Next Talks

  • Date: March 8, 2019
  • Speaker: Sophie E. Jackson

Title: Why are there knots in proteins?


There are now more than 1700 protein chains that are known to contain some type of topological knot in their polypeptide chains in the protein structure databank. Although this number is small relative to the total number of protein structures solved, it is remarkably high given the fact that for decades it was thought impossible for a protein chain to fold and thread in such a way as to create a knotted structure. There are four different types of knotted protein structures that contain 31, 41, 52 and 61 knots and over the past 15 years there has been an increasing number of experimental and computational studies on these systems. The folding pathways of knotted proteins have been studied in some detail, however, the focus of this talk is to address the fundamental question “Why are there knots in proteins?” It is known that once formed, knotted protein structures tend to be conserved by nature. This, in addition to the fact that, at least for some deeply knotted proteins, their folding rates are slow compared with many unknotted proteins, has led to the hypothesis that there are some properties of knotted proteins that are different from unknotted ones, and that this had resulted in some evolutionary advantage over faster folding unknotted structures. In this talk, I will review the evidence for and against this theory. In particular, how a knot within a protein chain may affect the thermodynamic, kinetic, mechanical and cellular (resistance to degradation) stability of the protein will be discussed.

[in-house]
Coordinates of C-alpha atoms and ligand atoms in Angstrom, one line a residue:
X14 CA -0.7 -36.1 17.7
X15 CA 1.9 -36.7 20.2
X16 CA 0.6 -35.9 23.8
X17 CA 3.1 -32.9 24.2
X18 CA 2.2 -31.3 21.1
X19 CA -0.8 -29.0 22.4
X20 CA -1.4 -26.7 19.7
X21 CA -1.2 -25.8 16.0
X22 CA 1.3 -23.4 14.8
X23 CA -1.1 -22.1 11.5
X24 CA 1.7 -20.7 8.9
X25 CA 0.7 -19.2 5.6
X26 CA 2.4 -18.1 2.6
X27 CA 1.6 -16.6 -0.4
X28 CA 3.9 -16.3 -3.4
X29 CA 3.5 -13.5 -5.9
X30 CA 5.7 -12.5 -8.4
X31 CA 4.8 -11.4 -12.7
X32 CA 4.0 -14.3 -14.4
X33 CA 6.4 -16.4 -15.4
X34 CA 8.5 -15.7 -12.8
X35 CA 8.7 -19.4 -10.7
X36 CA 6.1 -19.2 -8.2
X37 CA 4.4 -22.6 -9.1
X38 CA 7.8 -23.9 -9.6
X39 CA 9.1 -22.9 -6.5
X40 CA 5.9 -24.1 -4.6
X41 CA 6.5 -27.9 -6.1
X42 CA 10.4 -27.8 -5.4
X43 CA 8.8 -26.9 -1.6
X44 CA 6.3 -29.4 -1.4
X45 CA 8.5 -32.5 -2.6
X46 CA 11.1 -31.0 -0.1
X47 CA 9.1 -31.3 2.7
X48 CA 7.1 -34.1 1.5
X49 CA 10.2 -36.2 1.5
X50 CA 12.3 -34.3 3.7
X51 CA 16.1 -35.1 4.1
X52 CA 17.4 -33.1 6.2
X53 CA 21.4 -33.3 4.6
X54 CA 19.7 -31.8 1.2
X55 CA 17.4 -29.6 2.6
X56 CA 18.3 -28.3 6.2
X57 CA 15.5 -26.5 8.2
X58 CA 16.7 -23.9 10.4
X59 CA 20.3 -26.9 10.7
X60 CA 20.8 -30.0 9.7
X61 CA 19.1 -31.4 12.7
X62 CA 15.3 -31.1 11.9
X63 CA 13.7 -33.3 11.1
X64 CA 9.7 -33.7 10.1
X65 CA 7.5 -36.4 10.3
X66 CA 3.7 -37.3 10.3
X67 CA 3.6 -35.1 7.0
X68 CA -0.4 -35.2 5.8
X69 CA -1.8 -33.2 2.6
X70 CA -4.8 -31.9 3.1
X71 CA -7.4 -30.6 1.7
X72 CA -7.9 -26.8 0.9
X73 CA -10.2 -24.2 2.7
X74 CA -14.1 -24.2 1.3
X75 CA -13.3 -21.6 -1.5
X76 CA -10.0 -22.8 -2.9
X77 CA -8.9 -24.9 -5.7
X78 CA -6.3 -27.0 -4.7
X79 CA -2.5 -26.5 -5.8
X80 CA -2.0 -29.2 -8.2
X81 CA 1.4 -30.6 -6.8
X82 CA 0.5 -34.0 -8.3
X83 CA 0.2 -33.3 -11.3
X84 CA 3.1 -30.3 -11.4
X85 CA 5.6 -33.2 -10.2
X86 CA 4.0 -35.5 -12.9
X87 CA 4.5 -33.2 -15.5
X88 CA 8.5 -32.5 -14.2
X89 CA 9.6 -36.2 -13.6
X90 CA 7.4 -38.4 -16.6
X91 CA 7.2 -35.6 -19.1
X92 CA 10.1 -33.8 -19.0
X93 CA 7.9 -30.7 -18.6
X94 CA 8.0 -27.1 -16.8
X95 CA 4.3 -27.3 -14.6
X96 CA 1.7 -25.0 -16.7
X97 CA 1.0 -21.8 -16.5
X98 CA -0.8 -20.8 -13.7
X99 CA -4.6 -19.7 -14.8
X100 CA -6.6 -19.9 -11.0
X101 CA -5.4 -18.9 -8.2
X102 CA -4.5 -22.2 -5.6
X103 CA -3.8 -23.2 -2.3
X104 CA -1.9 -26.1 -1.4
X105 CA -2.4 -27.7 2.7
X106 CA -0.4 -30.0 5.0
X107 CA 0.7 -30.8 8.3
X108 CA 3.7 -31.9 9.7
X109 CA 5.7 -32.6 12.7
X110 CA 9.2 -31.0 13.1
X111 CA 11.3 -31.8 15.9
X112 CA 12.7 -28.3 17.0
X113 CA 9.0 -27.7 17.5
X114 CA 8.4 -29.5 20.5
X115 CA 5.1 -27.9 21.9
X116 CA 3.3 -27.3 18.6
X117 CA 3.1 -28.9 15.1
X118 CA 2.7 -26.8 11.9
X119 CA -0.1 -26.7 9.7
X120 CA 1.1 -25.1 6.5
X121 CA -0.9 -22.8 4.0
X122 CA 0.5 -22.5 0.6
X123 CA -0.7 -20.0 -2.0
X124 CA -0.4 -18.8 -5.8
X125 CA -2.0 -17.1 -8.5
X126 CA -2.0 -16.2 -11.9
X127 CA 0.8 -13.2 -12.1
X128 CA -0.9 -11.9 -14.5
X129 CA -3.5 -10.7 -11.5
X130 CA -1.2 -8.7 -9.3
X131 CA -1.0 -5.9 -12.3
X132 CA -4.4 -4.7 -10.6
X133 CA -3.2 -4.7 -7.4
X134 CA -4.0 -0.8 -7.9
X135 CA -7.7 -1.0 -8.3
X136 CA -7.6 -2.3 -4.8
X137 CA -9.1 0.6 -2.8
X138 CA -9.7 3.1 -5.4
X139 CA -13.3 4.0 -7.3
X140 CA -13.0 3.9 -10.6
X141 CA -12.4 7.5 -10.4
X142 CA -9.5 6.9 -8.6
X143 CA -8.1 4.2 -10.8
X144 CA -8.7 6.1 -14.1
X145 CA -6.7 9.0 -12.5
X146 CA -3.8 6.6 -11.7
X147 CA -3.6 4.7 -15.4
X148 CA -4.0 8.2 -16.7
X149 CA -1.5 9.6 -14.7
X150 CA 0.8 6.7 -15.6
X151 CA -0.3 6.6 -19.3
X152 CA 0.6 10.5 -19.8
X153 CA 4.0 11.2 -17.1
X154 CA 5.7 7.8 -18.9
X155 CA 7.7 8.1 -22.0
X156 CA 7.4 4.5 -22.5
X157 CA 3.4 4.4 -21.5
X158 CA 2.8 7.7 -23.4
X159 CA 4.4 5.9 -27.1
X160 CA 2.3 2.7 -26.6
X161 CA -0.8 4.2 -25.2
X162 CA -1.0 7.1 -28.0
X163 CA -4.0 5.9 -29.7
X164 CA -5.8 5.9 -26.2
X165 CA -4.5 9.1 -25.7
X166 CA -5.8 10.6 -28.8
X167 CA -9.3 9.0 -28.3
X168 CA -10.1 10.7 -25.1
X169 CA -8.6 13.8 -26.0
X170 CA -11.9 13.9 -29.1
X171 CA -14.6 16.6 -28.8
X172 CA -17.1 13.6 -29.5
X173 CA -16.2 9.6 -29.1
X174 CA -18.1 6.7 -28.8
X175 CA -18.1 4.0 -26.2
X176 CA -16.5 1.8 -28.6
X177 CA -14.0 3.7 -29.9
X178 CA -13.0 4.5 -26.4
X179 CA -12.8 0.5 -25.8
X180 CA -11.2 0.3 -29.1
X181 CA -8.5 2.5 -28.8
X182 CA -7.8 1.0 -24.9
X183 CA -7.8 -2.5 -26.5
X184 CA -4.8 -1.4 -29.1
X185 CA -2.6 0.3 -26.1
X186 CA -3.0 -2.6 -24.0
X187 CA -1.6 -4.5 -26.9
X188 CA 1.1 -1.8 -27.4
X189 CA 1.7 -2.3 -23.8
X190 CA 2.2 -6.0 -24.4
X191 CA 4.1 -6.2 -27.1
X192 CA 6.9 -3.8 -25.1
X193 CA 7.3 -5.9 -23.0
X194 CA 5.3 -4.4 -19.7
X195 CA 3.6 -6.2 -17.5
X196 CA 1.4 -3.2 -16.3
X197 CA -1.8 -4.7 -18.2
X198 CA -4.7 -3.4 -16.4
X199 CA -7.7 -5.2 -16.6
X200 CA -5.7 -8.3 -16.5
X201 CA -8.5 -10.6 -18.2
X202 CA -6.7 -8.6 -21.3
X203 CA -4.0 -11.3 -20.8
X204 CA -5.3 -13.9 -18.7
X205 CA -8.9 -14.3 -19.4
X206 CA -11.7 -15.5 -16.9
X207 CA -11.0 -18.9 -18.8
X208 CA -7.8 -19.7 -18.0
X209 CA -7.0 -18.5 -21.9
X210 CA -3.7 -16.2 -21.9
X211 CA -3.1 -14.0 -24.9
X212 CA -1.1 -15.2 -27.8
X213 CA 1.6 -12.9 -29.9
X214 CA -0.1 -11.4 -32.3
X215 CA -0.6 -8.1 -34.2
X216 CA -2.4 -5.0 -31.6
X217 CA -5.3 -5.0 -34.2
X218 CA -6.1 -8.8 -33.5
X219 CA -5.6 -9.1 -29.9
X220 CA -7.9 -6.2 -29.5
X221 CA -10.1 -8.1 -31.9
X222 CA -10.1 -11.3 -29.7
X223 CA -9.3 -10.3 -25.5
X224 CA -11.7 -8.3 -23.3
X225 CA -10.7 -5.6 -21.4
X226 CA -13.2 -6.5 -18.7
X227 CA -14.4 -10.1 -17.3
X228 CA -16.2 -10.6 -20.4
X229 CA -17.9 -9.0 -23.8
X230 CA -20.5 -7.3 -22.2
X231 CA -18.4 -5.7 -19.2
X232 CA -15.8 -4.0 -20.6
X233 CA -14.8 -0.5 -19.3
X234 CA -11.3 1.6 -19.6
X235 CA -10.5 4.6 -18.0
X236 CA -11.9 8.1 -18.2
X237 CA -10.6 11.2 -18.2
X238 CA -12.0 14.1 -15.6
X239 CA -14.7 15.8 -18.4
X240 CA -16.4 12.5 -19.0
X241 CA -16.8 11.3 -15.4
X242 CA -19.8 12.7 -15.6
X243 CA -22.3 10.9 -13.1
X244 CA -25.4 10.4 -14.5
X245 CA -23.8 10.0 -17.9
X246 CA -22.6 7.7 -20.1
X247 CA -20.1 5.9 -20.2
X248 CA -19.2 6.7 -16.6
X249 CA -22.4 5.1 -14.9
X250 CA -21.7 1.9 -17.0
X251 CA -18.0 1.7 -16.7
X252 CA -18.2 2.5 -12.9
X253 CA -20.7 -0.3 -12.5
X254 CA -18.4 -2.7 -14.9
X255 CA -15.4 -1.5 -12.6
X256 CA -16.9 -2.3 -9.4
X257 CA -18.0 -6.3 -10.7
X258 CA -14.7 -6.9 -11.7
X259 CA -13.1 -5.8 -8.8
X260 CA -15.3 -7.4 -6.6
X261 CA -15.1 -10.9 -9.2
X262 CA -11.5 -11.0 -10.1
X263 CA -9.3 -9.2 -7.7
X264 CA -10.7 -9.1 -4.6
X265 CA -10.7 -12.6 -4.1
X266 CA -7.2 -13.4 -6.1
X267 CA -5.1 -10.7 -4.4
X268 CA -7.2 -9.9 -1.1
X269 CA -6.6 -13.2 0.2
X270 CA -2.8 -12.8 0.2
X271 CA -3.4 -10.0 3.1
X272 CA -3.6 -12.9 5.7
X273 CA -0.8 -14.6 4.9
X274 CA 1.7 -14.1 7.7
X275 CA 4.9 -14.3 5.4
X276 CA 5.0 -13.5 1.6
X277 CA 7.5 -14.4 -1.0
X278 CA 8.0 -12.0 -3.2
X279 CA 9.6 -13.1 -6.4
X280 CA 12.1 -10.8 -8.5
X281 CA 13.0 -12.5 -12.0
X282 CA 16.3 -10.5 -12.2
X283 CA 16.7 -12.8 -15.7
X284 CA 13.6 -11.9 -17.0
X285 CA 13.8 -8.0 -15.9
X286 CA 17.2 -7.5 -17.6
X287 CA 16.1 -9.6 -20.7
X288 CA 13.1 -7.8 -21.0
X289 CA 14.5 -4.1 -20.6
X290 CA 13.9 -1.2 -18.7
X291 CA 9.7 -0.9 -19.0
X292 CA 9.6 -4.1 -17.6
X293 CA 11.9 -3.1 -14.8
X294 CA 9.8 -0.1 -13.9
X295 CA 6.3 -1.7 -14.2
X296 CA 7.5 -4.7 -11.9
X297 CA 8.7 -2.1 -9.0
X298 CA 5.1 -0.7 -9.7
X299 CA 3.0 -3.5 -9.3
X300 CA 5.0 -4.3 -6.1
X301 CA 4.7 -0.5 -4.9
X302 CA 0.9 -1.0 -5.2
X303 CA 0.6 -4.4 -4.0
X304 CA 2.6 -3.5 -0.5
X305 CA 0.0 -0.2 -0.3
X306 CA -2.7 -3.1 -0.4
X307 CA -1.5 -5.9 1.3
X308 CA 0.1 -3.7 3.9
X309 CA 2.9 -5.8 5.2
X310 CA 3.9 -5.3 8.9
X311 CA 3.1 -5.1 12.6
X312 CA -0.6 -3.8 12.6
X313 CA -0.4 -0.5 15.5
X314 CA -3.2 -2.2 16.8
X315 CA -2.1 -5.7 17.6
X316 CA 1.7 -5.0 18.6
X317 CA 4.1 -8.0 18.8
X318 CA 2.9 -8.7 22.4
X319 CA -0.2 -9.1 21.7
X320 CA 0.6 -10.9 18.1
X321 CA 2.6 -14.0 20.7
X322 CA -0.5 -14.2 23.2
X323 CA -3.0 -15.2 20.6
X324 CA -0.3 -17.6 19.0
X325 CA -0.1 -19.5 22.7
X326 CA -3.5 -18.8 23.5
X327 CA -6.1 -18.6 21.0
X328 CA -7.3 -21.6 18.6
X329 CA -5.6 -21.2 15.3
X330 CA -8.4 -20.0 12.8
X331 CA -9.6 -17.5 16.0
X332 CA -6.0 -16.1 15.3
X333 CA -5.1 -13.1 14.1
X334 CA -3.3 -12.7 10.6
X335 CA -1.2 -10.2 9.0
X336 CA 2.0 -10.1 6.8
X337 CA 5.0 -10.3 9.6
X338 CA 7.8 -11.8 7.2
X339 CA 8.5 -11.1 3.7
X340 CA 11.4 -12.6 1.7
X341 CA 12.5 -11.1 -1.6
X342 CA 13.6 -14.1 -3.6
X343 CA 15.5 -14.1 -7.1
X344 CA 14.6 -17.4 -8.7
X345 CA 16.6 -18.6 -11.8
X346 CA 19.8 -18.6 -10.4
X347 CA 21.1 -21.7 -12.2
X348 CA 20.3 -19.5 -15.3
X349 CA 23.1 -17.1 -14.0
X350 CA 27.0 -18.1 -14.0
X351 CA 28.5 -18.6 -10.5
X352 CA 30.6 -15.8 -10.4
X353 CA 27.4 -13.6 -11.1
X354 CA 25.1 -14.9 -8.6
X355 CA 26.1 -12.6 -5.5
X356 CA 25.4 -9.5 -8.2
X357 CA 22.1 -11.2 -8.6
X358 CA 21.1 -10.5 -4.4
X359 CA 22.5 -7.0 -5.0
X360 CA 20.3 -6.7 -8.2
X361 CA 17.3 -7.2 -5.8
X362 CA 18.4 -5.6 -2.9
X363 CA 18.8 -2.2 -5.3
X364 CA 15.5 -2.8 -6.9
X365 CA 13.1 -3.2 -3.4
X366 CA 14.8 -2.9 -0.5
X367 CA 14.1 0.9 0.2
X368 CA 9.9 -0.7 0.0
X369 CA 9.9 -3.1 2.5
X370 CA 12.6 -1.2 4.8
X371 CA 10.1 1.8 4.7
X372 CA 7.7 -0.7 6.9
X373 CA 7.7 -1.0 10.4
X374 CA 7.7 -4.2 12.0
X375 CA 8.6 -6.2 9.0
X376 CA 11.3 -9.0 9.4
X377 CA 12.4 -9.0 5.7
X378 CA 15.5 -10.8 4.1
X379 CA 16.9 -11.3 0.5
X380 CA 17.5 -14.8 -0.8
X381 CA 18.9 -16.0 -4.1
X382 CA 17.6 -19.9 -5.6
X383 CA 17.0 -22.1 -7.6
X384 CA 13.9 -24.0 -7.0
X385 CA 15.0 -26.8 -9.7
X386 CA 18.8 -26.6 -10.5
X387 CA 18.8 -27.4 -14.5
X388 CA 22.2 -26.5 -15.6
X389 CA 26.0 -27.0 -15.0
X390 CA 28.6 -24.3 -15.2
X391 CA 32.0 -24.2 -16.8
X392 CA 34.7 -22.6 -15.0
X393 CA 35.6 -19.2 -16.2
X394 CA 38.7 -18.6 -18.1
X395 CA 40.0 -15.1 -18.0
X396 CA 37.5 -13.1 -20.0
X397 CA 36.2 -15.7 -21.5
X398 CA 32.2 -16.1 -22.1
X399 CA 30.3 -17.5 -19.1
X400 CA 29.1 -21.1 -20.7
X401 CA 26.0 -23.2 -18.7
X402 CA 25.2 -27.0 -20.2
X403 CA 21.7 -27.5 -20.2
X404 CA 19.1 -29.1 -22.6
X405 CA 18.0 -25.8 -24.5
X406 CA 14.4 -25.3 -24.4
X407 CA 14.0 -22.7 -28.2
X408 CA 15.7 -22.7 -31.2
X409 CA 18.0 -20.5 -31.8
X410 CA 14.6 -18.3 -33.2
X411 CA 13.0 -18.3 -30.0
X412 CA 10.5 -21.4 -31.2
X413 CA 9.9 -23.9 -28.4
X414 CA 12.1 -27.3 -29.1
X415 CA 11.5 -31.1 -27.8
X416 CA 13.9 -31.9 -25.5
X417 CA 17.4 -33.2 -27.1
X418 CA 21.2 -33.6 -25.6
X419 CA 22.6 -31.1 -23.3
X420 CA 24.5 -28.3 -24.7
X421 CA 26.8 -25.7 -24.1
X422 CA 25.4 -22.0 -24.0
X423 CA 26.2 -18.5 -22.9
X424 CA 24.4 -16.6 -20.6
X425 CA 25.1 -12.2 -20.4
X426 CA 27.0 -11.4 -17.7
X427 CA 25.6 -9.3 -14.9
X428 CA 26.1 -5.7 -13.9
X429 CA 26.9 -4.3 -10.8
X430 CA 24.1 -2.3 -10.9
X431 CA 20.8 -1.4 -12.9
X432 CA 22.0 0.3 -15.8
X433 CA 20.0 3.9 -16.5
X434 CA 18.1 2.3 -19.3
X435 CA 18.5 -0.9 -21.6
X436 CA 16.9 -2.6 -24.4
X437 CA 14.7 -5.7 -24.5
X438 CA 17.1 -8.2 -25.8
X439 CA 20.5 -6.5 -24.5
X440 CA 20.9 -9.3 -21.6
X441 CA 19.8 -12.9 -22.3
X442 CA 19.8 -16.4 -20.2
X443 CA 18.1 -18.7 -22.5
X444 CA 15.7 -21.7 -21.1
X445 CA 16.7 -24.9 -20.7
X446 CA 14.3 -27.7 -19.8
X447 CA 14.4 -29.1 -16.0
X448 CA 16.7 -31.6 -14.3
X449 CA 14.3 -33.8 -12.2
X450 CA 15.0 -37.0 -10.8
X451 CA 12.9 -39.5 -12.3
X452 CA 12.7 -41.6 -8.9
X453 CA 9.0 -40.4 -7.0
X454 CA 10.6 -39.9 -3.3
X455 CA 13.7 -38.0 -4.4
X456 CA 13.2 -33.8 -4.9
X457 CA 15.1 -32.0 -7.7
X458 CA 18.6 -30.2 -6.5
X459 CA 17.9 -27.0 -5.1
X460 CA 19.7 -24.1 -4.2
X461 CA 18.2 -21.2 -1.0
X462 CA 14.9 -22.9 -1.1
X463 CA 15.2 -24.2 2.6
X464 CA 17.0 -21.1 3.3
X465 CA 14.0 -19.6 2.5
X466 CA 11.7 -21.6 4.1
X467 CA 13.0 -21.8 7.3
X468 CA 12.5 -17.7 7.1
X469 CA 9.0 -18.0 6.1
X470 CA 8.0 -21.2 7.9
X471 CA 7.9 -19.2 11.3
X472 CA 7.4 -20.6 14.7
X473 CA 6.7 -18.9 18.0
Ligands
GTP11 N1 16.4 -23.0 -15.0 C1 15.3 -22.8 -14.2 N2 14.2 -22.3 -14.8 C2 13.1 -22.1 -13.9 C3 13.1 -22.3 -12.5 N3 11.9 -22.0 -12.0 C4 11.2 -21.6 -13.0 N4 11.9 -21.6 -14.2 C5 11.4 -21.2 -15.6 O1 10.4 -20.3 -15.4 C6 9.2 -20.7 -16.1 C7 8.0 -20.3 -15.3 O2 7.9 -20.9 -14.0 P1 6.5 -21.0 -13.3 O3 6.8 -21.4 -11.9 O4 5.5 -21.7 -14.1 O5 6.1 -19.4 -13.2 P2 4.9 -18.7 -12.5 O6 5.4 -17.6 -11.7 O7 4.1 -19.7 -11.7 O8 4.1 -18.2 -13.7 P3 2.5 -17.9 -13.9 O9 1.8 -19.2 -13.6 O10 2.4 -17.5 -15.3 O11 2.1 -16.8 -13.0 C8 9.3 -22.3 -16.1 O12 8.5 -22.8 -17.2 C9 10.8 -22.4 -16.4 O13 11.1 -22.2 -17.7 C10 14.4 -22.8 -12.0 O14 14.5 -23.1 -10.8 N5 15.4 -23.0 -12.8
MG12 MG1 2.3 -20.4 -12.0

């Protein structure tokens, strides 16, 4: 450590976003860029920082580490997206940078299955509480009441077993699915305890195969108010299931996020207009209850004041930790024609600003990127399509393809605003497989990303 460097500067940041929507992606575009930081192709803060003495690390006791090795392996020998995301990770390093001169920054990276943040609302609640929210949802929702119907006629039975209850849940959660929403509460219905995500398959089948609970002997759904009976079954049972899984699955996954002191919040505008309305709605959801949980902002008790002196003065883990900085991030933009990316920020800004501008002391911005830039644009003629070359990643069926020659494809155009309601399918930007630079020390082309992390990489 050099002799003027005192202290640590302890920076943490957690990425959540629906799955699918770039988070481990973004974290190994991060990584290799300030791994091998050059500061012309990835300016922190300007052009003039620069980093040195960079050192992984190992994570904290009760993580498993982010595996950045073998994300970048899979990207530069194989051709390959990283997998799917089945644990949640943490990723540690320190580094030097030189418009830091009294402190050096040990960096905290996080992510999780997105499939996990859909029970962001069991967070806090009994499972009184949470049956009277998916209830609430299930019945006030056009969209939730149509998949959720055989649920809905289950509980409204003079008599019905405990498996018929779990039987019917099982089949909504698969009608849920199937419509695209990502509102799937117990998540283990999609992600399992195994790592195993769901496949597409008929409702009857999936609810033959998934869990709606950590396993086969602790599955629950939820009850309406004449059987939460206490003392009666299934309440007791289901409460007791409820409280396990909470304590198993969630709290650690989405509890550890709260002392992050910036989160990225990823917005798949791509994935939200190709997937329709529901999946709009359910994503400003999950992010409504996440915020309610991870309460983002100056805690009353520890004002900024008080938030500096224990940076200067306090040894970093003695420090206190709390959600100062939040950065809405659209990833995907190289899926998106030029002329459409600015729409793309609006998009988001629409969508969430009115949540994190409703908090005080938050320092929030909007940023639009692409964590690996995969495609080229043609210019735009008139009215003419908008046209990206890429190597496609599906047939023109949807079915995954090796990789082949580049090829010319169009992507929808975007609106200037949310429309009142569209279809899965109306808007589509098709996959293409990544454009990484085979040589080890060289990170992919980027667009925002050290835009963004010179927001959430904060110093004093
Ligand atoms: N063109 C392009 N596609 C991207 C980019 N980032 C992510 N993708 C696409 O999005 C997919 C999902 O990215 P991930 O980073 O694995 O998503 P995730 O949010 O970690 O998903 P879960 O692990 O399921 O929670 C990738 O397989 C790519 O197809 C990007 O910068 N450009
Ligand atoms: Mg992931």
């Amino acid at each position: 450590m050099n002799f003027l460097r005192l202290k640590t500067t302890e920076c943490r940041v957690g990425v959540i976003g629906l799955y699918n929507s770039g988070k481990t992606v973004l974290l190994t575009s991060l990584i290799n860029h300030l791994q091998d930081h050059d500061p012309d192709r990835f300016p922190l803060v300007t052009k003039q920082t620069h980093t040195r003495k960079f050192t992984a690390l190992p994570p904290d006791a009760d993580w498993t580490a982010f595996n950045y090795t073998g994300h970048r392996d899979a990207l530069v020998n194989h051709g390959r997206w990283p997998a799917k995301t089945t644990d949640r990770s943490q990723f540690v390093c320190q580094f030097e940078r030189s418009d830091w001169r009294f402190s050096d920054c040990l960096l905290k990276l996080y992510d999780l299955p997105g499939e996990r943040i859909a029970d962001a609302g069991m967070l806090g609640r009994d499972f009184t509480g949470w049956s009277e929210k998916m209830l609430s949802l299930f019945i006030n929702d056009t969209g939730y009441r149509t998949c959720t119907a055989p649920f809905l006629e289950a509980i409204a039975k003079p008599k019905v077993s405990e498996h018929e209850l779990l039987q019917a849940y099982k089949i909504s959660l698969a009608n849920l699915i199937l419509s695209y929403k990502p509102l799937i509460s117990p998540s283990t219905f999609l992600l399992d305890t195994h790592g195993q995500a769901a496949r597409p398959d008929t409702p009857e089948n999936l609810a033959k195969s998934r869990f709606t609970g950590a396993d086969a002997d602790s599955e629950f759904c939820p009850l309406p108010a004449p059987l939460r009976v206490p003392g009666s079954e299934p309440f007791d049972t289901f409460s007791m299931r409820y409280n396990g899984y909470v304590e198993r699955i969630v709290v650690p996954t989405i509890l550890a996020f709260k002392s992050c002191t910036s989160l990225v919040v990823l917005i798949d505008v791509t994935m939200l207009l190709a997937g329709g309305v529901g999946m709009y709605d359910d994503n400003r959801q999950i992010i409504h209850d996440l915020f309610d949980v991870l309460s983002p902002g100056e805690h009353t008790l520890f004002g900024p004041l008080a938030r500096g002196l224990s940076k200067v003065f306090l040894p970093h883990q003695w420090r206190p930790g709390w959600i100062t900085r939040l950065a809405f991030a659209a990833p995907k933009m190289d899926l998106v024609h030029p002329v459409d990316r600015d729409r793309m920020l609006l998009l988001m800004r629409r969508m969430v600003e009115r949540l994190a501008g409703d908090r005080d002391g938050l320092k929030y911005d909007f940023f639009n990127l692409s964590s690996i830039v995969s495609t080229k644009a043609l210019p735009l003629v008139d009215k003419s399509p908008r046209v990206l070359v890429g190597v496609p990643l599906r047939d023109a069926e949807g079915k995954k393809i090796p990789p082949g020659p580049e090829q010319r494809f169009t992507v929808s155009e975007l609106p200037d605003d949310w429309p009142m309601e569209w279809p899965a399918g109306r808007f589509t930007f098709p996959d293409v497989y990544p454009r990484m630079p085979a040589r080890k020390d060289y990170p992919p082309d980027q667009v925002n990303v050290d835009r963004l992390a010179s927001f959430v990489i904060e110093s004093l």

protein structure, protein stability, knotted proteins, methyltransferase, ubiquitin c-terminal hydrolase, knot-promoting loops, UCH-L1, YibK, YbeA

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